Les Francais De Grande Bretagne Badge

Today’s item is a small badge issued in World War II celebrating the alliance between Great Britain and France. It consists of a circular central section with the flag of Great Britain, superimposed over this is the flag of France with the motto ‘Resurgam 1940’:

This badge originally had a pin fastening to the rear, but this has broken off. It is also numbered suggesting the membership of some sort of organisation:

The Imperial War Museum has an example in their collection, but merely describes it as a Free French badge. The French website ‘Musee de la Resistance en Ligne’ also has an example of one of these badges and offers this more detailed context (translated from the French):

English solidarity manifests itself after the retreat from Dunkirk, during which more than 100,000 French soldiers are saved thanks to the British navy. Reception on landing, hospitality and care for soldiers in hospitals remained a vivid memory for those who were the object. Then came the Appeal of June 18, 1940 following which the French nationals of Great Britain decided to regroup around the head of Free France. Several committees were then born, including the Association of the French in Great Britain.

Goals :

  1. Rally of the French in Great Britain on the Historic Appeal of June 18, 1940;
  2. Support from Free and Fighting France;
  3. Organization of events of national interest;
  4. Aid given to refugees;
  5. Granting maintenance grants to young French people, to enable them to continue their studies at the French lycée in London;
    etc.

Created to bring together the French residing in Great Britain refusing to recognize the Armistice and resolved to join their efforts to contribute to the liberation of France, the association contributed by its daily activity to maintain relations of close confidence with the allies. She participated, alongside the British, in all the tests of aerial bombardments, keeping intact her faith in common victory. It supported the efforts of French companies in the United Kingdom, in particular by helping French civilians in Great Britain, civilian victims of the war and young French people of school age.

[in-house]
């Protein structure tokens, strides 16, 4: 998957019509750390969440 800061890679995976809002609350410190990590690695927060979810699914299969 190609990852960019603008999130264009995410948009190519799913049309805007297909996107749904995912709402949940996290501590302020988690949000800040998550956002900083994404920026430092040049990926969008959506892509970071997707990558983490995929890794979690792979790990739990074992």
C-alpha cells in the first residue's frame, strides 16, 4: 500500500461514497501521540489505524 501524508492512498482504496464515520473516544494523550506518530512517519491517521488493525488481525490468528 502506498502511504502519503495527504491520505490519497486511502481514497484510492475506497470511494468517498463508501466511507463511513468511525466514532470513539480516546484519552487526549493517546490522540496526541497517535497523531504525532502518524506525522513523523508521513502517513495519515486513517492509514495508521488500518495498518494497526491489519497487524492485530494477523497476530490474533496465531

June 18, 1941, at the call of the Association of the French of Great Britain, takes place a “demonstration to commemorate the first call of General de Gaulle: France lost a battle, it did not lose the war “. It is held at the Cambridge Theatre under the chairmanship of Admiral Muselier who delivers the inaugural address. The piece of resistance is a speech by Professor René Cassin, permanent secretary of the Defence Committee of the Empire: “La France Libre au combat”. A film is then screened. General de Gaulle’s appeal is read. The ceremony ends with the Marseillaise and the God save the King.

In 1942, two large gatherings of the French in Great Britain took place at the Albert Hall, the largest hall in London, on June 18 and November 11: they were an opportunity for de Gaulle to deliver superb speeches, the Speech of November 11 being all the more important as it takes place three days after the Allied landing in North Africa, from which free France has been excluded.

This British solidarity was also manifested in British colonies and Dominions in a striking way: the committees of Free France in Accra, the Gold Coast, South Africa in Johannesburg, Bathurst in the British Gambia, Sydney and Melbourne, the Lesser Antilles, etc. have constantly ensured the support of free France.

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